"Whenever I go into a restaurant, I order both a chicken and an egg to see which comes first"

Sunday, August 25, 2013

Can’t Concentrate? Go To A Noisy Cafeteria

I do my best thinking in cafeterias, coffee shops, and walks in city parks.  I am at my worst when it is quiet except for an occasional noise, like the peep of an elevator or the tumbling of an ice-maker far down the corridor -  intermittent and infrequent sounds that I listen for.  I know these small but intrusive noises are coming, and I wait for them, I begin to hate them; and I cannot think when I know they are coming but know not when.

However, there is nothing wrong with noise per se. It is its infrequency, intermittency, or suddenness which disturb concentration. When I am in a crowded place, I take noise for granted.  One bit of chatter blends with all others. The clatter of one coffee cup becomes part of a low, continuous collective clatter – unnoticed and unintrusive.

I never was bothered by the incidental noise of an office.  Neither the tapping of keyboards, the shuffling of paper out of the copier, cubicle phone conversations, or the sounds of traffic from the street. They became part of the office ambience, its background, and as such were never intrusive.

I do my best creative thinking on walks in busy places.  I have composed short stories walking the streets of Adams Morgan, organized lectures on Othello along the busy C&O Canal, and prepared addresses before international colloquia wandering the narrow lanes of Trastervere or on the Hudson River Promenade. 

Whenever I learned a new language, I would take long city walks and invent conversations to fit the scene. I practiced the impossible declensions of Russian walking the streets of Kiev; the foggy subjunctives of Portuguese amidst the tourists at the Washington Monument, and the intensifiers of Italian visiting the old industrial town of New Brighton, Connecticut, my home town.  Nothing could interrupt these internal dialogues – not sirens, construction, pedestrian crossing beepers, or yelling children. I conjugated; mastered the conditional and  the peremptory and polite forms of the imperative.  I practiced greetings and salutations, directions, questions and likely answers.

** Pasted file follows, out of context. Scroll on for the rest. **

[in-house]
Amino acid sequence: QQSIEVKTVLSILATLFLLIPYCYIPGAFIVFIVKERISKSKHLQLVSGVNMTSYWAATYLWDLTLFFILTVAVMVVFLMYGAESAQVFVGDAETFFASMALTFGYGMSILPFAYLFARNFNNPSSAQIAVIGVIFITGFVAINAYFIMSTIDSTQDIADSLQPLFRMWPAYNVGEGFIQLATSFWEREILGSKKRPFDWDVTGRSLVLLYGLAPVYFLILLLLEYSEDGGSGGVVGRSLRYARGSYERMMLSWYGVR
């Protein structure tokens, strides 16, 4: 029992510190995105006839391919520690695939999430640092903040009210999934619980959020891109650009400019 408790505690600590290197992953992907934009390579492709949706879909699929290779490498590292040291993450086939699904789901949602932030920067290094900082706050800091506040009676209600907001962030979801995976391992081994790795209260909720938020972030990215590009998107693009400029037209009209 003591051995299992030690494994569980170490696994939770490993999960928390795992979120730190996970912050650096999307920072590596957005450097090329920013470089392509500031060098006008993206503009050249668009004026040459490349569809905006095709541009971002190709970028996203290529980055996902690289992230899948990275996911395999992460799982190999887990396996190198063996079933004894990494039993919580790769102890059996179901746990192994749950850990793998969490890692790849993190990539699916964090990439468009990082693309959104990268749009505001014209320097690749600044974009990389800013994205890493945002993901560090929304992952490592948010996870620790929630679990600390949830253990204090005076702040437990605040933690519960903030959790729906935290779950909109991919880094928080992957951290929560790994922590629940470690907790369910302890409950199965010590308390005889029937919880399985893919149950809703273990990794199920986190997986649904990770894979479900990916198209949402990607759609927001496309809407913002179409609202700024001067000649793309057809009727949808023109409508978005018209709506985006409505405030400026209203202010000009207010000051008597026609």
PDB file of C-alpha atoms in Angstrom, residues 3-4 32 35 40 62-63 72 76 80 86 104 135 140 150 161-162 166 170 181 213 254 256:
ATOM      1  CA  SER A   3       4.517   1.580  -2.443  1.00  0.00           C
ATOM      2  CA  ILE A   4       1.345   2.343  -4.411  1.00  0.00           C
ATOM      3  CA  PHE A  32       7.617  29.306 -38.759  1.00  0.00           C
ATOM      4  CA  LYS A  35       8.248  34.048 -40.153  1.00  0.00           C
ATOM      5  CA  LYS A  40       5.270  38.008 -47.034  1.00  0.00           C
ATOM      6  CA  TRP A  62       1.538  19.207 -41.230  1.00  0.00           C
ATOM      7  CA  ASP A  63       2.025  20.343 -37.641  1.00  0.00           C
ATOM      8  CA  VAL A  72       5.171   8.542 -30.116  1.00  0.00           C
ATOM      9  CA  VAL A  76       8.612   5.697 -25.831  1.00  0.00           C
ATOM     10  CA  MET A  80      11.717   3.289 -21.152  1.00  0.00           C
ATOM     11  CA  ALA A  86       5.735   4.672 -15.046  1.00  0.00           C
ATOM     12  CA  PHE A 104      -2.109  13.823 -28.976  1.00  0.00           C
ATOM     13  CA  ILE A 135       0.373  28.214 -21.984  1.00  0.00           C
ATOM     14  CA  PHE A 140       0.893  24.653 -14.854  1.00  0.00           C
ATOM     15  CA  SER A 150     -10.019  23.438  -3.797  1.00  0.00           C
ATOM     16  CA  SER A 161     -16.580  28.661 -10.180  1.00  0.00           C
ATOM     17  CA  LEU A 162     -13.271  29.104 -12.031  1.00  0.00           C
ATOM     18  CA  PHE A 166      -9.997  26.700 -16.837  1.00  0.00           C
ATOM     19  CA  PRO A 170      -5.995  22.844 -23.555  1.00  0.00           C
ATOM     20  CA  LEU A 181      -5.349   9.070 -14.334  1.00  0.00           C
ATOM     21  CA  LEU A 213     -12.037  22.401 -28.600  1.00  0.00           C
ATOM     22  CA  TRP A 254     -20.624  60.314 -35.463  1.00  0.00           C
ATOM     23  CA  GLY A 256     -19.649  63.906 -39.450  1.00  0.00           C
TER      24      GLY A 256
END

According to George Prochnik writing in the New York Times (8.25.13) the philosopher Schopenhauer considered noise to be the worst enemy of the deep thinker:

His argument against noise was simple: A great mind can have great thoughts only if all its powers of concentration are brought to bear on one subject, in the same way that a concave mirror focuses light on one point. Just as a mighty army becomes useless if its soldiers are scattered helter-skelter, a great mind becomes ordinary the moment its energies are dispersed.

Schopenhauer went on to suggest that it isn’t noise alone which causes the great mind to be deflected, it is “brutish jolts of sound” – my banging ice makers and elevator doors –and  the isolated, intrusive, and unexpected noises penetrating silence.  Schopenhauer’s particular nemesis was the “infernal cracking’ of coachmen’s whips. The philosopher’s problem may not have been too much noise but not enough.  Had he been able to surround himself with the random clatter and voices of cafeterias, coffee shops, busy streets, and busy parks, he might have been able to think more great thoughts.

Prochnik goes on to cite evolutionary evidence of our innate, programmed response to unusual noise:

Mammalian hearing developed primarily as an animal-detector system — and it was crucial to hear every rustle from afar. The evolved ear is an extraordinary amplifier. By the time the brain registers a sound, our auditory mechanism has jacked the volume several hundredfold from the level at which the sound wave first started washing around the loopy whirls of our ears. This is why, in a reasonably quiet room, we actually can hear a pin drop.